George Latimer (New York politician)

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George S. Latimer
County Executive of Westchester County
Assumed office
January 1, 2018
Preceded byRob Astorino
Member of the New York Senate
from the 37th district
In office
January 1, 2013 – December 31, 2017
Preceded bySuzi Oppenheimer
Succeeded byShelley Mayer
Member of the New York State Assembly
from the 91st district
In office
January 1, 2005 – December 31, 2012
Preceded byRonald Tocci
Succeeded bySteven Otis
Personal details
Born (1953-11-22) November 22, 1953 (age 65)
Mount Vernon, New York, U.S.
Political partyDemocratic
ResidenceRye, New York, U.S.

George S. Latimer (born November 22, 1953) is an American Democratic politician who currently serves as County Executive of Westchester County, New York. Prior to being elected Executive, Latimer was a member of the New York State Senate for the 37th District; he was first elected to that post in 2012. Latimer previously served on the Rye city council, in the Westchester County legislature, and in the New York State Assembly. Latimer was elected as the Westchester County Executive in November 2017, defeating Incumbent Rob Astorino. Latimer has never lost an election in three decades in public office.[1]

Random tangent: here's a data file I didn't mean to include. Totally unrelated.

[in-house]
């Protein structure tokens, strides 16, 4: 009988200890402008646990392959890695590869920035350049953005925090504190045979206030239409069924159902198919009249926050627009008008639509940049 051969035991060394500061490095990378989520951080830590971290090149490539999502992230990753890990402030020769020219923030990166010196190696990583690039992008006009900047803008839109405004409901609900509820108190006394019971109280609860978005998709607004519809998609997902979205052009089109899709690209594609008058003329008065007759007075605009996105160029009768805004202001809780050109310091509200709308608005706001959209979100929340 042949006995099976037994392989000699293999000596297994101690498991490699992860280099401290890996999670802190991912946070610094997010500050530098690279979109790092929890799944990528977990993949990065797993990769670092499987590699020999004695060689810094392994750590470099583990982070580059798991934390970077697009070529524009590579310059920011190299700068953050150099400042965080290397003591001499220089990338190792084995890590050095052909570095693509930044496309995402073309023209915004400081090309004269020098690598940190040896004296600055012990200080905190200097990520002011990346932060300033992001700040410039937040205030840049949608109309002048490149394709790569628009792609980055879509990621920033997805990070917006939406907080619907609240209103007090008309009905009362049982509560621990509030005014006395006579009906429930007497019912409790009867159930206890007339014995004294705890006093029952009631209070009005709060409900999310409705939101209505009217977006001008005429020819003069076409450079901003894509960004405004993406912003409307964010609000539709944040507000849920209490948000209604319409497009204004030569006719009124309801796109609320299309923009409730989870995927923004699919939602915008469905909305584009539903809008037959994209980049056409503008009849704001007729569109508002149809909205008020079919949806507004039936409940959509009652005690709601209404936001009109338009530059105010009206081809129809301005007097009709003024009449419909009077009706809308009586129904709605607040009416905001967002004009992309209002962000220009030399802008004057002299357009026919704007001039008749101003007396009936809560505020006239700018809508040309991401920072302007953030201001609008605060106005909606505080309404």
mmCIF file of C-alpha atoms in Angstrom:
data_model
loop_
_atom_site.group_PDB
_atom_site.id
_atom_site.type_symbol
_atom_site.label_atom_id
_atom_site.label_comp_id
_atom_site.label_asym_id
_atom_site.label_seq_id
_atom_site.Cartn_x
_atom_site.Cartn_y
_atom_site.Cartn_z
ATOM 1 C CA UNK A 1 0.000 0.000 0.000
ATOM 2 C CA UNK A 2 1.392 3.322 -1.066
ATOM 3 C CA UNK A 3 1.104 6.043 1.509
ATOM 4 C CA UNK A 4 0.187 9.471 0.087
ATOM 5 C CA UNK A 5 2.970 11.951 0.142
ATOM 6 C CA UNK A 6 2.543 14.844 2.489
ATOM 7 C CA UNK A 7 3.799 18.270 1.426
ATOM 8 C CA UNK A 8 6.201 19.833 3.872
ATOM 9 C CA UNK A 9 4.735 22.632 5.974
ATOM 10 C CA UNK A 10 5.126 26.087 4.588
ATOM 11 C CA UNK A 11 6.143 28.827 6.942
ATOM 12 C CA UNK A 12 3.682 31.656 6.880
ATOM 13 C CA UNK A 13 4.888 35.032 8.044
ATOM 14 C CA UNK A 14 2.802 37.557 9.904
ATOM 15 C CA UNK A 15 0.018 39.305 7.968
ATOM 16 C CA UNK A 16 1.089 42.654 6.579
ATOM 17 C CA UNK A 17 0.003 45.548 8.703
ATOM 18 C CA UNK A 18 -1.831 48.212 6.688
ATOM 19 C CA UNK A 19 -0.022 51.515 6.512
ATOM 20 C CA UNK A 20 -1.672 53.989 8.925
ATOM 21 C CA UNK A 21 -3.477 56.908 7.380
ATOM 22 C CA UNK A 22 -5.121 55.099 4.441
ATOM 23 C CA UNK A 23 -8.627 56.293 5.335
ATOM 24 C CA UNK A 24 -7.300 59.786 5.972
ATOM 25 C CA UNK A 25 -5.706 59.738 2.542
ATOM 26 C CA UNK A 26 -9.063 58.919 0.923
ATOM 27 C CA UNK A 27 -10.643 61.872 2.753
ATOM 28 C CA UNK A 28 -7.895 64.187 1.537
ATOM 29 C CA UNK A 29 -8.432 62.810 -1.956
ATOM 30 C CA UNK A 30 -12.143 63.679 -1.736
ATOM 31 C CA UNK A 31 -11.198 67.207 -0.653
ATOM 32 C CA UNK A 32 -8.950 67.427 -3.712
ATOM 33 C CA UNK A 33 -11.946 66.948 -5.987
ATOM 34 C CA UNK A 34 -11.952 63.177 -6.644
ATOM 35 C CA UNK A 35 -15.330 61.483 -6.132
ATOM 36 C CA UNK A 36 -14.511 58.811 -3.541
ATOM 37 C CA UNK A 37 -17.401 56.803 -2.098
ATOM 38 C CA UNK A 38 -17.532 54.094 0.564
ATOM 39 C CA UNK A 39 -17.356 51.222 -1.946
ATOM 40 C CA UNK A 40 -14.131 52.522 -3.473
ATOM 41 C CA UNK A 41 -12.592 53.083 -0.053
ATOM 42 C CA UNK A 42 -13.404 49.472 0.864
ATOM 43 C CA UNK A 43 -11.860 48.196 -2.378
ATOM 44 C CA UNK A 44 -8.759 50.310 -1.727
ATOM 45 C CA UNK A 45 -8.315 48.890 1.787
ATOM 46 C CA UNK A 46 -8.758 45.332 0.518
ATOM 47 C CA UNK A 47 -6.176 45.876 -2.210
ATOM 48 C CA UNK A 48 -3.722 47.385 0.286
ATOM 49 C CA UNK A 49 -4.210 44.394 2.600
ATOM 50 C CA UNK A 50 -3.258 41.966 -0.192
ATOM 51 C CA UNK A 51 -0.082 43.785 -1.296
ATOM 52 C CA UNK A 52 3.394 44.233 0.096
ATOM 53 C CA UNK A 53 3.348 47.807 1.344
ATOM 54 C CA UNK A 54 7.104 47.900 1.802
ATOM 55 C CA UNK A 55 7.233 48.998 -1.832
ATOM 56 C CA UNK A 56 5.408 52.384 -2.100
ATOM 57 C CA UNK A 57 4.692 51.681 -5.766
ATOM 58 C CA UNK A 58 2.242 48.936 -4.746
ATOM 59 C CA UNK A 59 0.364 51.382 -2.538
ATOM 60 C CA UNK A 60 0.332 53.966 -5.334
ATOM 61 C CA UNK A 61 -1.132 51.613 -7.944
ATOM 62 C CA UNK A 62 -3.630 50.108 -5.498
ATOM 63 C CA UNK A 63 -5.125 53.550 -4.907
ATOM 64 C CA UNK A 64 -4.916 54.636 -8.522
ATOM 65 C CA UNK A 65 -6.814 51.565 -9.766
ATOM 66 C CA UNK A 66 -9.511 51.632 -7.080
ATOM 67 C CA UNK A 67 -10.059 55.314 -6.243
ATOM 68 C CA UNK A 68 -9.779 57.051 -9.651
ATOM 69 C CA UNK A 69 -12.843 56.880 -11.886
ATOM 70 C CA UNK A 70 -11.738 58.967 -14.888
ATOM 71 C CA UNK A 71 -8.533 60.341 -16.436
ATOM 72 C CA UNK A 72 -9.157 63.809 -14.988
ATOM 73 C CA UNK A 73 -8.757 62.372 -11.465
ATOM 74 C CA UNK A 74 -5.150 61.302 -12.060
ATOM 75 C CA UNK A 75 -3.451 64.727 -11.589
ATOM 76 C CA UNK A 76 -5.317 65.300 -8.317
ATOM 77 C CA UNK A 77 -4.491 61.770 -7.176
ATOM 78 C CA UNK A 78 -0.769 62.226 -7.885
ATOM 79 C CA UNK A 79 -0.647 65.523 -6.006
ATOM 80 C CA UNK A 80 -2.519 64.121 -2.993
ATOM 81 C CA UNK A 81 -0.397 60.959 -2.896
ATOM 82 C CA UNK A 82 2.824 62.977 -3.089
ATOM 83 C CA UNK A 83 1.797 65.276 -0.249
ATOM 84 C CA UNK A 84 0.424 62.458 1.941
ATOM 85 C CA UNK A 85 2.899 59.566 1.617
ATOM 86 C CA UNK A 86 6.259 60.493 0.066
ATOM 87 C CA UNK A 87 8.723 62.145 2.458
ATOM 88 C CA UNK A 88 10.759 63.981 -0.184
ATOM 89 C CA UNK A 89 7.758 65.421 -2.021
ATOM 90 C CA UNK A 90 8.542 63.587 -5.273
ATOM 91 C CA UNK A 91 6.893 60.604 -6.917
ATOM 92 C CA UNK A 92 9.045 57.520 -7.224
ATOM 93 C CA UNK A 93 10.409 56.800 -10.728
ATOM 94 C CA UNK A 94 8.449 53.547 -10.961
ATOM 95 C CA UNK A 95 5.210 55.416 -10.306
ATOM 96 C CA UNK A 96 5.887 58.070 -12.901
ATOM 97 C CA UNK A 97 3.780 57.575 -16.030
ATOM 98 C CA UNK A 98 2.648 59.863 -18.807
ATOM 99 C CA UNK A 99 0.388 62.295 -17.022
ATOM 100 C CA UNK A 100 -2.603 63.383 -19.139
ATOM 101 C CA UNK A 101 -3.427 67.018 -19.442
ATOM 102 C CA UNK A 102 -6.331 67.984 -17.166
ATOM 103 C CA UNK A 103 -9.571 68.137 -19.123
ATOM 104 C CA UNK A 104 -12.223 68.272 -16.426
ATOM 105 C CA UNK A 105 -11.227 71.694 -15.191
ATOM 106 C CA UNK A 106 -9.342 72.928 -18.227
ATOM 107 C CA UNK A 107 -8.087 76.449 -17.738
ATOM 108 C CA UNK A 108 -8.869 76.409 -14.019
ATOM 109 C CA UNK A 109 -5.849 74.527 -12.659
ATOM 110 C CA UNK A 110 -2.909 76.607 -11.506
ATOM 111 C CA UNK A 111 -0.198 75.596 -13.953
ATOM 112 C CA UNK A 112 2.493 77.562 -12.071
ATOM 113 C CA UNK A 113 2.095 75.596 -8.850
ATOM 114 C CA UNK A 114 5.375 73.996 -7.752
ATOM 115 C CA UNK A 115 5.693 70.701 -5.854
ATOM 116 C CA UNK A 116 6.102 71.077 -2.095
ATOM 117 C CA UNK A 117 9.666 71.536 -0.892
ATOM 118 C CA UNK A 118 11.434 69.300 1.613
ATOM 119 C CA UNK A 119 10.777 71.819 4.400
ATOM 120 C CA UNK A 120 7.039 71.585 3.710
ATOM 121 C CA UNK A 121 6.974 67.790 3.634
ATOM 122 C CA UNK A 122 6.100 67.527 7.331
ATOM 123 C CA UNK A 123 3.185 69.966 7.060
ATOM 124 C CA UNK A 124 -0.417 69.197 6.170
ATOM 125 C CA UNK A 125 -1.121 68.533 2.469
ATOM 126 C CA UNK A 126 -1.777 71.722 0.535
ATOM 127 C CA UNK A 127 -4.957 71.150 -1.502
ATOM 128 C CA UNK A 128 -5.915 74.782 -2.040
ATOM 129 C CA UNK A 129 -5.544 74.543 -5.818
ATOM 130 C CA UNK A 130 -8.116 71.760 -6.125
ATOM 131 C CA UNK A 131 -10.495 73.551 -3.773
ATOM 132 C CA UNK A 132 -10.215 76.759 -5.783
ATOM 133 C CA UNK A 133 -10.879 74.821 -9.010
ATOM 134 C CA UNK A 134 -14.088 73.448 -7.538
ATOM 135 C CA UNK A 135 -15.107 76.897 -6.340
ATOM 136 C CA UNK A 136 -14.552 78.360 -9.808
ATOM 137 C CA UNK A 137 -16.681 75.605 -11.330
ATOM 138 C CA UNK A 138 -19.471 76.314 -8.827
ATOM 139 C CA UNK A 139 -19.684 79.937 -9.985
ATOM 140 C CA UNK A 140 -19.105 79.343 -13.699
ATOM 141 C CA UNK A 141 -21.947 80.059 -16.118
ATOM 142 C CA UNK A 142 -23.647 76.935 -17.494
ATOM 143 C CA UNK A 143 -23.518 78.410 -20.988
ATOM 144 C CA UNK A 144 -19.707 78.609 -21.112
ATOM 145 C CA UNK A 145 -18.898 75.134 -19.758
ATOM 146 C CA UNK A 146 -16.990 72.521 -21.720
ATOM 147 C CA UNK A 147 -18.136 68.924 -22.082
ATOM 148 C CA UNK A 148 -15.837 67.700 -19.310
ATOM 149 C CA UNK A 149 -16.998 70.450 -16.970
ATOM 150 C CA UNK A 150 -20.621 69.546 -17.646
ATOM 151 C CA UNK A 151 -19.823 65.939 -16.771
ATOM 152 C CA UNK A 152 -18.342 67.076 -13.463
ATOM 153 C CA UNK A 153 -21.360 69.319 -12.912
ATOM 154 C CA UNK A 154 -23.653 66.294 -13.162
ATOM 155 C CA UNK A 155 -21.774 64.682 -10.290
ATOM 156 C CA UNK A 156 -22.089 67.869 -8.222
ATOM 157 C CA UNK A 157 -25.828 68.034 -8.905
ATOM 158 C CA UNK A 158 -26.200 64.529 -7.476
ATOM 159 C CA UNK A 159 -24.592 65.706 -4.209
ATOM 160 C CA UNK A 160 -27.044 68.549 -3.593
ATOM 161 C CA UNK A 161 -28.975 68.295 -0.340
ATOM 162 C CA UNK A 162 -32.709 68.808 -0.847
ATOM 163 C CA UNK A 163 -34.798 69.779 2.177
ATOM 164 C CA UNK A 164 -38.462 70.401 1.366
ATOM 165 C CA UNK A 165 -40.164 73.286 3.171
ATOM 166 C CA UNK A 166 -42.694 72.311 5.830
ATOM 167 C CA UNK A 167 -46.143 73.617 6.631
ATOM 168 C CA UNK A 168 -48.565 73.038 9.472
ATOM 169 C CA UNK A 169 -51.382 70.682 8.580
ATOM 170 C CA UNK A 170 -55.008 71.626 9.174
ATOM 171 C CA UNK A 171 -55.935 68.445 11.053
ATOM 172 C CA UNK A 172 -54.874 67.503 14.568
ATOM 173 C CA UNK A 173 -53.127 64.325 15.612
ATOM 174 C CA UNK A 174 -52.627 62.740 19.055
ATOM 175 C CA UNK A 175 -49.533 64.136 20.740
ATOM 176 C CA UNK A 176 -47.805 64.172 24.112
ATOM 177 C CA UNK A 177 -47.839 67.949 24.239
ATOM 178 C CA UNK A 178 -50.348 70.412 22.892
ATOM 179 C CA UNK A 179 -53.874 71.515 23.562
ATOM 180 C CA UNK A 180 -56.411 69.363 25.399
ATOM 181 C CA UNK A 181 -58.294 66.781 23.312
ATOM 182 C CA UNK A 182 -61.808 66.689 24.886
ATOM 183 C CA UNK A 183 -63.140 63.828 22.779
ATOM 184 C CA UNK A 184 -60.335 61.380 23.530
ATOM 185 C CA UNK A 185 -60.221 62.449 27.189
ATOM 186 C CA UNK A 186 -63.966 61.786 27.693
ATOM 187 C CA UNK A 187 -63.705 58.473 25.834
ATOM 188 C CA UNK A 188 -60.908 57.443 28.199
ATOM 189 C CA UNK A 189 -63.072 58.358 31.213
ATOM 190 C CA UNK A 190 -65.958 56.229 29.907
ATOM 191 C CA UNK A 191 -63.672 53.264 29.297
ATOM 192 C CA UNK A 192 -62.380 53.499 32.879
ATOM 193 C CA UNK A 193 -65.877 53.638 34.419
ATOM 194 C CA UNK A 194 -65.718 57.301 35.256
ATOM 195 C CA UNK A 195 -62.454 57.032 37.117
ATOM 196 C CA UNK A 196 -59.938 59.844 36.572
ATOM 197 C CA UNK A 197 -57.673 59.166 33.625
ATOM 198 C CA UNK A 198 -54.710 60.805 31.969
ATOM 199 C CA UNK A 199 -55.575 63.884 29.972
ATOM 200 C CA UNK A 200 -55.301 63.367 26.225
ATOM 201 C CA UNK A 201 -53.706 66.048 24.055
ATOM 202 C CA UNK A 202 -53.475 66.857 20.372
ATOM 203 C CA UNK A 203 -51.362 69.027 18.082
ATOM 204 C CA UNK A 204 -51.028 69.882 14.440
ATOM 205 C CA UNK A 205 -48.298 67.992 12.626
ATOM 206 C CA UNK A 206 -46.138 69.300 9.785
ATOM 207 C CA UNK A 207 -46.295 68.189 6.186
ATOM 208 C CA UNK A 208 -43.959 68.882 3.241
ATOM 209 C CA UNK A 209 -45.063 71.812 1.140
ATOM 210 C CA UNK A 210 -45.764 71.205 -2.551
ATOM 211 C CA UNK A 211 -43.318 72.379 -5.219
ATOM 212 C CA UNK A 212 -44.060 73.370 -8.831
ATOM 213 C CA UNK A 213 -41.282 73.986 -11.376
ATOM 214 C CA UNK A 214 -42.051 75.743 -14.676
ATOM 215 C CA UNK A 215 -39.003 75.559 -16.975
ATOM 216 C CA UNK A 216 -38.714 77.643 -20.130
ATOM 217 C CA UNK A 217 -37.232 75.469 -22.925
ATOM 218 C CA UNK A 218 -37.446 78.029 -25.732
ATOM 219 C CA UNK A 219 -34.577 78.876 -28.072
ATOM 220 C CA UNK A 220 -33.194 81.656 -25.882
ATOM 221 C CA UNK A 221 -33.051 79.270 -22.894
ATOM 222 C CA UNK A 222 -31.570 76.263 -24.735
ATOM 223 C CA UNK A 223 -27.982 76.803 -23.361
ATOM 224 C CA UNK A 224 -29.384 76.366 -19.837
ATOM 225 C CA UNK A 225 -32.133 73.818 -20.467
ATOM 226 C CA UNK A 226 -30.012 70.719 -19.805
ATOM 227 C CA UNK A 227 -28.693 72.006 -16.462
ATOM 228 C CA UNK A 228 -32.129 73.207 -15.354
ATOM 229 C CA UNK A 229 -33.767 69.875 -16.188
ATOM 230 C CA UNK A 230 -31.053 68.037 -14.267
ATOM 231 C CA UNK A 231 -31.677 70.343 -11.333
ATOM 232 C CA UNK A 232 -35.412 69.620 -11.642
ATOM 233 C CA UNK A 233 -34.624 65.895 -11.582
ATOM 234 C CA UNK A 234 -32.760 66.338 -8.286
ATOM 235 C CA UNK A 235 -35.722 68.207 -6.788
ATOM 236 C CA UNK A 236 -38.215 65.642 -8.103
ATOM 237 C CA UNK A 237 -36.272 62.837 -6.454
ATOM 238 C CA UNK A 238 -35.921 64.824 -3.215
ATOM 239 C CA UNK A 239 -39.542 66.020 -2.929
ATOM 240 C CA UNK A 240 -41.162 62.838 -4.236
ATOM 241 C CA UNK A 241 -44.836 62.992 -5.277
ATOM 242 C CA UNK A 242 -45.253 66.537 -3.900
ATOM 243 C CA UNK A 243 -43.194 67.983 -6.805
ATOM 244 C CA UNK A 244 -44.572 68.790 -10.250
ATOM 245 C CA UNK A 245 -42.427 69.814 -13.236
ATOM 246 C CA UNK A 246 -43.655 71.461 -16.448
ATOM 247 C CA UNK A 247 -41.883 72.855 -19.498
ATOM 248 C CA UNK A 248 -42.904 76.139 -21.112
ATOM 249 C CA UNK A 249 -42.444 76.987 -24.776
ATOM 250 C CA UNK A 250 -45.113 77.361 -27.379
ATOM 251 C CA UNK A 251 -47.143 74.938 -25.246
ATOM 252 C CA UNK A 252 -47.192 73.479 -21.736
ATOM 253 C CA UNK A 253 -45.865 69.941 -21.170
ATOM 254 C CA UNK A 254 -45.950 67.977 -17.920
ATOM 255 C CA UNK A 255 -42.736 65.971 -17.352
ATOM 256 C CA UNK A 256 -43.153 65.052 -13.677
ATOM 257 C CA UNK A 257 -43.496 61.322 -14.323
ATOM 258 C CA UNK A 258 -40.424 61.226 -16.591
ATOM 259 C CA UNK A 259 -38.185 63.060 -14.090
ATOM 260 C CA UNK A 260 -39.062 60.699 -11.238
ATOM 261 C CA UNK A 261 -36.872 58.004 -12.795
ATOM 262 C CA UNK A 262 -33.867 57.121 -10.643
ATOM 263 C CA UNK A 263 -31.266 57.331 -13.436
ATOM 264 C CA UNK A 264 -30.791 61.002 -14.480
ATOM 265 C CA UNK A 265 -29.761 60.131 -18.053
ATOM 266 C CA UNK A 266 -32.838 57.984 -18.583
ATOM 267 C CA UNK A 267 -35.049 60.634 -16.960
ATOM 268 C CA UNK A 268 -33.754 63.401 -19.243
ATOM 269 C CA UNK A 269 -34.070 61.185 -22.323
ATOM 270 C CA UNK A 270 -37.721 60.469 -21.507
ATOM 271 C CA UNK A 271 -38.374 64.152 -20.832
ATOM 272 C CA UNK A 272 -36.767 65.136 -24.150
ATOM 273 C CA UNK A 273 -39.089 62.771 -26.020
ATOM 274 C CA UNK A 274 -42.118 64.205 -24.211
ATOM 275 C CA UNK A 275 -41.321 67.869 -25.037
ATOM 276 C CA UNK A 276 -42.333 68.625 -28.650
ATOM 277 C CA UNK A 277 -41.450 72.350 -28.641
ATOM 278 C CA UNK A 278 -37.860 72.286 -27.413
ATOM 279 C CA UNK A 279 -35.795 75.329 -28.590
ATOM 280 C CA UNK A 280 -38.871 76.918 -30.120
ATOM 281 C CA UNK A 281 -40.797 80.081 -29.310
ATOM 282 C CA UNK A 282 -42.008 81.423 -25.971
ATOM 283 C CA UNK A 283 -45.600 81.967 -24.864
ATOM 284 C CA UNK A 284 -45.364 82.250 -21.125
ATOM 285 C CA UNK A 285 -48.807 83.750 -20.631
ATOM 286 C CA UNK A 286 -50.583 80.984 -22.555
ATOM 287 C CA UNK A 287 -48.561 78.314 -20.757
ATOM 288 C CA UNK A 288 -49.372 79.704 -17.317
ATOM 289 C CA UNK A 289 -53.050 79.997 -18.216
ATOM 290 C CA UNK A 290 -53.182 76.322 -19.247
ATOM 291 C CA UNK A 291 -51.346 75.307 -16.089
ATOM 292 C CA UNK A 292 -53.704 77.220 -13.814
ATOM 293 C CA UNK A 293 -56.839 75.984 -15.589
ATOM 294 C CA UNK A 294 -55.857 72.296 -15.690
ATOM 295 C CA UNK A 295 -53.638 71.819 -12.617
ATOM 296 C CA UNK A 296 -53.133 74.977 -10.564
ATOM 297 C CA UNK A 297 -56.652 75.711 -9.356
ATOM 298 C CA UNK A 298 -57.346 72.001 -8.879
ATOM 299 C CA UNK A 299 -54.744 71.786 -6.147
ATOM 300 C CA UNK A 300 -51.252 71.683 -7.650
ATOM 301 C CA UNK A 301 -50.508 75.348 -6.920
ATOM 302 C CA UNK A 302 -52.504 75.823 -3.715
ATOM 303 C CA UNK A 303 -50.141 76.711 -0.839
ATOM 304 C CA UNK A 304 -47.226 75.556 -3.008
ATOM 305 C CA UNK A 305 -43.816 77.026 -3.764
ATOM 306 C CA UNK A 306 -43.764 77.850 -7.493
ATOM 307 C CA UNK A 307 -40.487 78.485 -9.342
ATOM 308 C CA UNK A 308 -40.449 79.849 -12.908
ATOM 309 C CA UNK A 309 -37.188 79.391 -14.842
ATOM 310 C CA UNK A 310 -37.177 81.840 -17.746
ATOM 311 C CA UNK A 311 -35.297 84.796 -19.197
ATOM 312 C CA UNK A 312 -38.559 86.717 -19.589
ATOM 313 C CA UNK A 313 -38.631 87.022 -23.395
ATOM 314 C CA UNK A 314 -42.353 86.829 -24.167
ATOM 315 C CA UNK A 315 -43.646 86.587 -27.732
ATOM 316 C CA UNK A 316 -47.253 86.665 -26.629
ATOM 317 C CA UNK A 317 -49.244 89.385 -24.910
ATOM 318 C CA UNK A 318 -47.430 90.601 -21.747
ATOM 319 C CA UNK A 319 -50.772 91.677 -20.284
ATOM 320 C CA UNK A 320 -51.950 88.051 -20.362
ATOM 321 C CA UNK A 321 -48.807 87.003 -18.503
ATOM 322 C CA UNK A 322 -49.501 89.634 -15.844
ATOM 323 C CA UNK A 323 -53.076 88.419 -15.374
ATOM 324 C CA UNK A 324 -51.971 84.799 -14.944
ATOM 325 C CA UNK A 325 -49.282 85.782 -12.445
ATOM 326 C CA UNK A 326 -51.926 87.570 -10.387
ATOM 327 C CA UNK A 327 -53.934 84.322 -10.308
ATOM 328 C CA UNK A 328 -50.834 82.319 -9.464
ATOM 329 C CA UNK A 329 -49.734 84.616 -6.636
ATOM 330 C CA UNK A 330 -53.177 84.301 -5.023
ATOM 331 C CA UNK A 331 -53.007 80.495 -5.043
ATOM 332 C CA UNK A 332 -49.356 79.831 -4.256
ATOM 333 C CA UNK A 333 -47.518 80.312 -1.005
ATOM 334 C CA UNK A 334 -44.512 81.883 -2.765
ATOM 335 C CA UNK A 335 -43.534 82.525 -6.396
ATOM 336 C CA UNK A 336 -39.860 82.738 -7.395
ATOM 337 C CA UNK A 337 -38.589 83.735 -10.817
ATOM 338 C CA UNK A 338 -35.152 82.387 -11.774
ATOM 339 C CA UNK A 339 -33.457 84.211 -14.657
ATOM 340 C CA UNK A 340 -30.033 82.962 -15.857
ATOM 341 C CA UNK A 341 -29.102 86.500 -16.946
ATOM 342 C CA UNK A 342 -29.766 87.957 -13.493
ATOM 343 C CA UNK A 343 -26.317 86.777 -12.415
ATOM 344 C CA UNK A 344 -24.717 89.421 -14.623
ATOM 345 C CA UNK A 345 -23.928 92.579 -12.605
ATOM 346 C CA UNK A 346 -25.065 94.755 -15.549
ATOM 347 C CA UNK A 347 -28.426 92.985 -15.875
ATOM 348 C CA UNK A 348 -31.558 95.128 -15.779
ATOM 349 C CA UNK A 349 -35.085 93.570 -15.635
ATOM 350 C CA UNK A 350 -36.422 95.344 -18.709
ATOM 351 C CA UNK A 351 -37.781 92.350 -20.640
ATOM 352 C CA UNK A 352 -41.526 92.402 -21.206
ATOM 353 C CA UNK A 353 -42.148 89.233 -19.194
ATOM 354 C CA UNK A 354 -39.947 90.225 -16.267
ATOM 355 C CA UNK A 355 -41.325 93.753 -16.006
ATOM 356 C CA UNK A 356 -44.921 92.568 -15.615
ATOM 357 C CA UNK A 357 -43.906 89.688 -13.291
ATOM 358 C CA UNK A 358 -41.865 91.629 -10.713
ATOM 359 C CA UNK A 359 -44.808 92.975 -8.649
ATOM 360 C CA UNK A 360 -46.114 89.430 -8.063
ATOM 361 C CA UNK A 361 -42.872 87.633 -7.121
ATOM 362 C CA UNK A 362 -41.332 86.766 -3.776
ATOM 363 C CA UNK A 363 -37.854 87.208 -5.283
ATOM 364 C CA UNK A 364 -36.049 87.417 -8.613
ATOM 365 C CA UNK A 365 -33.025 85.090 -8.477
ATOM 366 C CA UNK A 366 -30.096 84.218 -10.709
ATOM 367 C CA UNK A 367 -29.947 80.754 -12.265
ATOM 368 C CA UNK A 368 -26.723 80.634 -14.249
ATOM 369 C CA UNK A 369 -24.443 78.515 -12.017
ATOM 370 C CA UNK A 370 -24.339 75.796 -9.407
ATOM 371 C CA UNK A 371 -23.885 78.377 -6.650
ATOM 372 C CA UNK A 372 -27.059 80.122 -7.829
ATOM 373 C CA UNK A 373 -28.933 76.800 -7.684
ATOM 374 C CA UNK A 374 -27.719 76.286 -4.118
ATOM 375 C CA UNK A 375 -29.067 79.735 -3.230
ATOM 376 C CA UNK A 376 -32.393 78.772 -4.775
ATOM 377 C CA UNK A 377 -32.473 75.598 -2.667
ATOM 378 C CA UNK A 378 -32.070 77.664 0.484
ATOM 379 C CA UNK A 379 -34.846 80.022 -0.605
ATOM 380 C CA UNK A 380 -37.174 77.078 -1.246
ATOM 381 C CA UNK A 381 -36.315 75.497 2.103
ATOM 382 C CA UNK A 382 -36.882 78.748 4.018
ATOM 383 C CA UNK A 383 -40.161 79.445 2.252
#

Early life[edit]

Born in Mt. Vernon, New York to Stanley and Loretta (née Miner) Latimer, Latimer attended local public schools. He graduated with a B.A. from Fordham University in the Bronx in 1974 and received a Master's Degree in Public Administration (MPA) from New York University's Wagner School in 1976.

He worked for two decades as a marketing executive in the hospitality industry for major organizations, including subsidiaries of Nestle and ITT.[2]

Career prior to 2010[edit]